Officials set April deadline to decide fate of the Thirty Meter Telescope
Arguments are set for March 15 on the issue of the telescope project’s sublease
It’s coming down to the wire for the Thirty Meter Telescope, whose board of directors aims to decide by April whether to build in Hawaii or the Canary Islands.
The Hawaii Supreme Court this week set a March 15 date for oral arguments over the question of whether the state must hold yet another TMT contested case hearing — this time on the project’s sublease.
In addition, opening briefs are due at the high court Feb. 15 for anti-TMT forces who are appealing the construction permit that was awarded following the lengthy contested case hearing do-over in Hilo last year.
Answering briefs by permit applicants University of Hawaii and state Board of Land and Natural Resources are due March 27, with the appellants having 14 days to reply after that.
Despite the recent legal progress, it seems unlikely the clouds of uncertainty hovering over the $1.4 billion project will be totally clear by April.
The TMT International Observatory board is putting on a brave face.
“TMT is pleased that the legal process is moving forward and we remain respectful of that process,” TMT spokesman Scott Ishikawa said in a statement Friday. “Mauna Kea is still our preferred site for the Thirty Meter Telescope, and we continue to assess the ongoing situation.”
Meanwhile the California nonprofit is continuing to lay the groundwork for a possible exit to the Canary Islands, a Spanish archipelago off the coast of northwestern Africa.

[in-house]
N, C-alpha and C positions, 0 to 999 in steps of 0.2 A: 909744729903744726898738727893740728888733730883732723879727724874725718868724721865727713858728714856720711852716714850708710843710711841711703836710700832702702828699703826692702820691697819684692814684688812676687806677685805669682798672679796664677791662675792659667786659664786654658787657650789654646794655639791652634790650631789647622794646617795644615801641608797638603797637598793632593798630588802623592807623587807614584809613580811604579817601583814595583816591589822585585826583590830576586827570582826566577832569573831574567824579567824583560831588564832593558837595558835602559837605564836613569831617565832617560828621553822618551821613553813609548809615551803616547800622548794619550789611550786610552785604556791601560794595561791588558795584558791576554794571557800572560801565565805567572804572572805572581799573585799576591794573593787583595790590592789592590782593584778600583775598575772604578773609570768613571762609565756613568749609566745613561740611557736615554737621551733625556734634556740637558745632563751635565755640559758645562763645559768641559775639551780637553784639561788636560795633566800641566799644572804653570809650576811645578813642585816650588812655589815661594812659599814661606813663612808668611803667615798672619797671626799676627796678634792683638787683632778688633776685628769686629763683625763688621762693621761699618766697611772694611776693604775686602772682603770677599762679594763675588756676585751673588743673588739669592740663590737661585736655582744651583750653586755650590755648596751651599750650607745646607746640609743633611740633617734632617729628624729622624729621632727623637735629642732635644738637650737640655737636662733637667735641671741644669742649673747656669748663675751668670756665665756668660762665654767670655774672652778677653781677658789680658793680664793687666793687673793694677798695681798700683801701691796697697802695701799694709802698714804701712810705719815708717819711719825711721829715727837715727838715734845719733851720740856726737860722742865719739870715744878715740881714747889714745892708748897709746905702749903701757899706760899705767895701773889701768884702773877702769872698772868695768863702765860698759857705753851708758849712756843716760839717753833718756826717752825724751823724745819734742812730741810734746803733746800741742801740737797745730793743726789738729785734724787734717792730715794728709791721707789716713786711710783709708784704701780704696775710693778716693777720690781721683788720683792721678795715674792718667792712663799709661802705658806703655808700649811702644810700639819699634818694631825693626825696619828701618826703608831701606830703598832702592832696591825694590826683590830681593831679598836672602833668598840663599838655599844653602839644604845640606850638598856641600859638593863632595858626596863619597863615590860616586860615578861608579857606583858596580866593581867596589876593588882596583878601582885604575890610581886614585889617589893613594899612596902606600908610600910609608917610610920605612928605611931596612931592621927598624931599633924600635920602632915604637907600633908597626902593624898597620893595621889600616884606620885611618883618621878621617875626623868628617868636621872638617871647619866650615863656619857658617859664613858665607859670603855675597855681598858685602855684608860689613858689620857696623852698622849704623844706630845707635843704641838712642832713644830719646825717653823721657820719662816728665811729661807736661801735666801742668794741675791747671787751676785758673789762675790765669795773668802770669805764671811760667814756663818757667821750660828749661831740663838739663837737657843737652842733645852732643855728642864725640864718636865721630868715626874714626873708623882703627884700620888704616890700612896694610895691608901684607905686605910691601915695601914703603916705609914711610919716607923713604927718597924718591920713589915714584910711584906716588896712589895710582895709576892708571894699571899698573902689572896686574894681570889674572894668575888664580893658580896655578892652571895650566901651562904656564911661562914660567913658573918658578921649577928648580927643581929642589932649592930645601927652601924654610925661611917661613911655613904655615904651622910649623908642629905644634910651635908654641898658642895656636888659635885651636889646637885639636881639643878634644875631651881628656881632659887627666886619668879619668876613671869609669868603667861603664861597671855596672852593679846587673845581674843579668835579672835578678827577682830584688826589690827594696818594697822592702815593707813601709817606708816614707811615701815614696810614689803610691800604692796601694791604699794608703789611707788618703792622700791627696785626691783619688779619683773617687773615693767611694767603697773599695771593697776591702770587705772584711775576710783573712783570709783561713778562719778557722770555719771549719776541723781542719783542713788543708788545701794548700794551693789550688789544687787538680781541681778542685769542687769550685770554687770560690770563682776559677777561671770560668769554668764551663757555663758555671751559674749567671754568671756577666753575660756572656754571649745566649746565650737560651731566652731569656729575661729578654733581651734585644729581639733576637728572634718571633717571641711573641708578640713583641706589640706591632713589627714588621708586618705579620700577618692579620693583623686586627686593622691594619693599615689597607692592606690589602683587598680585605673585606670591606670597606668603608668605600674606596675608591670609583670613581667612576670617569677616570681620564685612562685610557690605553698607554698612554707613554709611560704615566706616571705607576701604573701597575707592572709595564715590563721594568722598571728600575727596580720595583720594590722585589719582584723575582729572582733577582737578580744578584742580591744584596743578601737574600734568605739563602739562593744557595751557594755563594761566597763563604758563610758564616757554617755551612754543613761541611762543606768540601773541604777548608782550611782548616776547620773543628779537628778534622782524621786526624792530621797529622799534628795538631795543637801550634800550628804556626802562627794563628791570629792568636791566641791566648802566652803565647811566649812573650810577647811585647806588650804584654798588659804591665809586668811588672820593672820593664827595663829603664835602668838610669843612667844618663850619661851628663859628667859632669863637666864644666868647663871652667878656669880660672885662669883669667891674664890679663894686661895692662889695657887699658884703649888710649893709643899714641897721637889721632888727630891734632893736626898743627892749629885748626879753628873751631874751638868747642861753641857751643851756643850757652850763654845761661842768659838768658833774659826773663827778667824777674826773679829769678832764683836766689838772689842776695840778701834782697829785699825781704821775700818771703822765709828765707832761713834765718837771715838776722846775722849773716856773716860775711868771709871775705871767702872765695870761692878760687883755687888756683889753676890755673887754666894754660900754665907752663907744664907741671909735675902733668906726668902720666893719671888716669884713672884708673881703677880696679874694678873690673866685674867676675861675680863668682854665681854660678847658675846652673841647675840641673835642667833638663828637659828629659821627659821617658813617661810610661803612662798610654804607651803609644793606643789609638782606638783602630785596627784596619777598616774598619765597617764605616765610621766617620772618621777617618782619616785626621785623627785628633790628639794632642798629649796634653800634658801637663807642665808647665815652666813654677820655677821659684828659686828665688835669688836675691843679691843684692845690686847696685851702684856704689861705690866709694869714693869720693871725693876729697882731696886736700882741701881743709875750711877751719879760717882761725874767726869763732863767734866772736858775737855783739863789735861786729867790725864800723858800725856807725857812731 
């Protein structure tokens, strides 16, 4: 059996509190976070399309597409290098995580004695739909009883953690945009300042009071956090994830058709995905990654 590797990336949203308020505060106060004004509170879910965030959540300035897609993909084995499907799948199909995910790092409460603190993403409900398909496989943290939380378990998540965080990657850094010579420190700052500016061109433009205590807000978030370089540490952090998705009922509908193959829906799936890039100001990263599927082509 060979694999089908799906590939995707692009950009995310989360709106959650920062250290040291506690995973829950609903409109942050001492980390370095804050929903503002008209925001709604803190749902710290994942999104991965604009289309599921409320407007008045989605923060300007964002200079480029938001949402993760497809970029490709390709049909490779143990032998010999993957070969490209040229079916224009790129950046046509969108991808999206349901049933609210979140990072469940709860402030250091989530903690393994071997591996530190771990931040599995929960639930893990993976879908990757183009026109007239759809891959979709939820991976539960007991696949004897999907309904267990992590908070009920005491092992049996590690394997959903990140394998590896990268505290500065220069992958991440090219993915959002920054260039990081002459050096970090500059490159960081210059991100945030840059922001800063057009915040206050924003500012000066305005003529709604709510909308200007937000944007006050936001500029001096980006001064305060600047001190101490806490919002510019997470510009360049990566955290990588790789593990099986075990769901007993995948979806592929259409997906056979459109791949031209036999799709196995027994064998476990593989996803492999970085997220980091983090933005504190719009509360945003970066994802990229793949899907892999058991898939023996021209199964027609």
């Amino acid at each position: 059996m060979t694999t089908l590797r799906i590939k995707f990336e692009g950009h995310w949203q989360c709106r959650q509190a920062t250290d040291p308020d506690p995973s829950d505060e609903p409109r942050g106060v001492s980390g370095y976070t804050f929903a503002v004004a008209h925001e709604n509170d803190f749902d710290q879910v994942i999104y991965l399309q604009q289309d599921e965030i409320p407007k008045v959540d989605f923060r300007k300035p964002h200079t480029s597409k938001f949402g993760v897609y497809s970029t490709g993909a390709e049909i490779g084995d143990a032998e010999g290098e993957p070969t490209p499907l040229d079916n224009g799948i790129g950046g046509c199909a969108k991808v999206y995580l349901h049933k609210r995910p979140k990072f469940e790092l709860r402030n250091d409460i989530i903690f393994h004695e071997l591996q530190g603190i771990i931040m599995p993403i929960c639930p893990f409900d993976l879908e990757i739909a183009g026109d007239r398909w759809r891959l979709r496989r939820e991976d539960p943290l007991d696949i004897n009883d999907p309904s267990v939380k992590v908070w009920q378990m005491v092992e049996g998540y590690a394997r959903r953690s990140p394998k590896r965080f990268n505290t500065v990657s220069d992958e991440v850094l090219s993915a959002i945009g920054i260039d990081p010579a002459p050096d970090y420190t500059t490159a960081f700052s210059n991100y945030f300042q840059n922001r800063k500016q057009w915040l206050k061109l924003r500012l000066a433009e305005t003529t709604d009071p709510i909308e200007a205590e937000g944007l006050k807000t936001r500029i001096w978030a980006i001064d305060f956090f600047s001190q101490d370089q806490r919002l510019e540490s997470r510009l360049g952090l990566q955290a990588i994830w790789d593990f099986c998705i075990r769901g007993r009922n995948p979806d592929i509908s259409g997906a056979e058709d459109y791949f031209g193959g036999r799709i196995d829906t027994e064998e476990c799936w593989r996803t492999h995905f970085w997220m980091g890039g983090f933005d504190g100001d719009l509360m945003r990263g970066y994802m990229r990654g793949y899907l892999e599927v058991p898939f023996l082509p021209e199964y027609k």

A demarcation certificate identifying a 24-acre site where the cutting-edge telescope would be built high on a La Palma island mountain is expected to be signed next week, according to a report on TMT’s new Spanish-language website, tmtlapalma.org.
On Dec. 18 the La Palma island council signed the
land over to the Institute of Astrophysics of the Canary Islands for a period of 75 years, the website reported this week.
“The TMT team continues to work to make La Palma a real alternative when the board of directors of the TMT International Observatory makes a decision this year regarding the construction site,” according to a translation.
Mauna Kea astronomer Thayne Currie said he remains skeptical about whether TMT will choose to abandon Hawaii. He said he’s heard TMT is behind schedule in planning for La Palma, and it will be even longer with any legal challenge.
Currie, a leader with a group known as Yes2TMT, said studies have shown that La Palma doesn’t compare to Mauna Kea for many forms of astronomy.
“A few months or even a year head start for TMT’s construction is not worth getting saddled with a mediocre site for the next 50-plus years,” he said. “TMT should let the legal process in Hawaii run its course first before making any decisions.”
TMT’s timeline could be blown if the Hawaii Supreme Court doesn’t move relatively quickly. It will certainly take a hit if it decides that another contested case hearing is necessary on the sublease issue.
In his order last year, Hawaii island Circuit
Judge Greg Nakamura said the Land Board violated the constitutional rights of plaintiff E. Kalani Flores of Hilo in denying his request for a contested case hearing in 2014, prior to allowing the university to issue a 6-acre sublease to TMT.
UH’s 1967 lease of more than 11,000 acres at the summit of Mauna Kea requires the board’s consent to sublease.
Flores appealed the board’s denial, and Nakamura ruled that, based upon the Supreme Court’s opinion overturning the TMT construction permit, the Land Board infringed upon Flores’ constitutional right to due process. Nakamura vacated the board’s sublease.
For the TMT to move forward quickly, the Supreme Court would have to reinstate the sublease.
The university declined to comment for this story.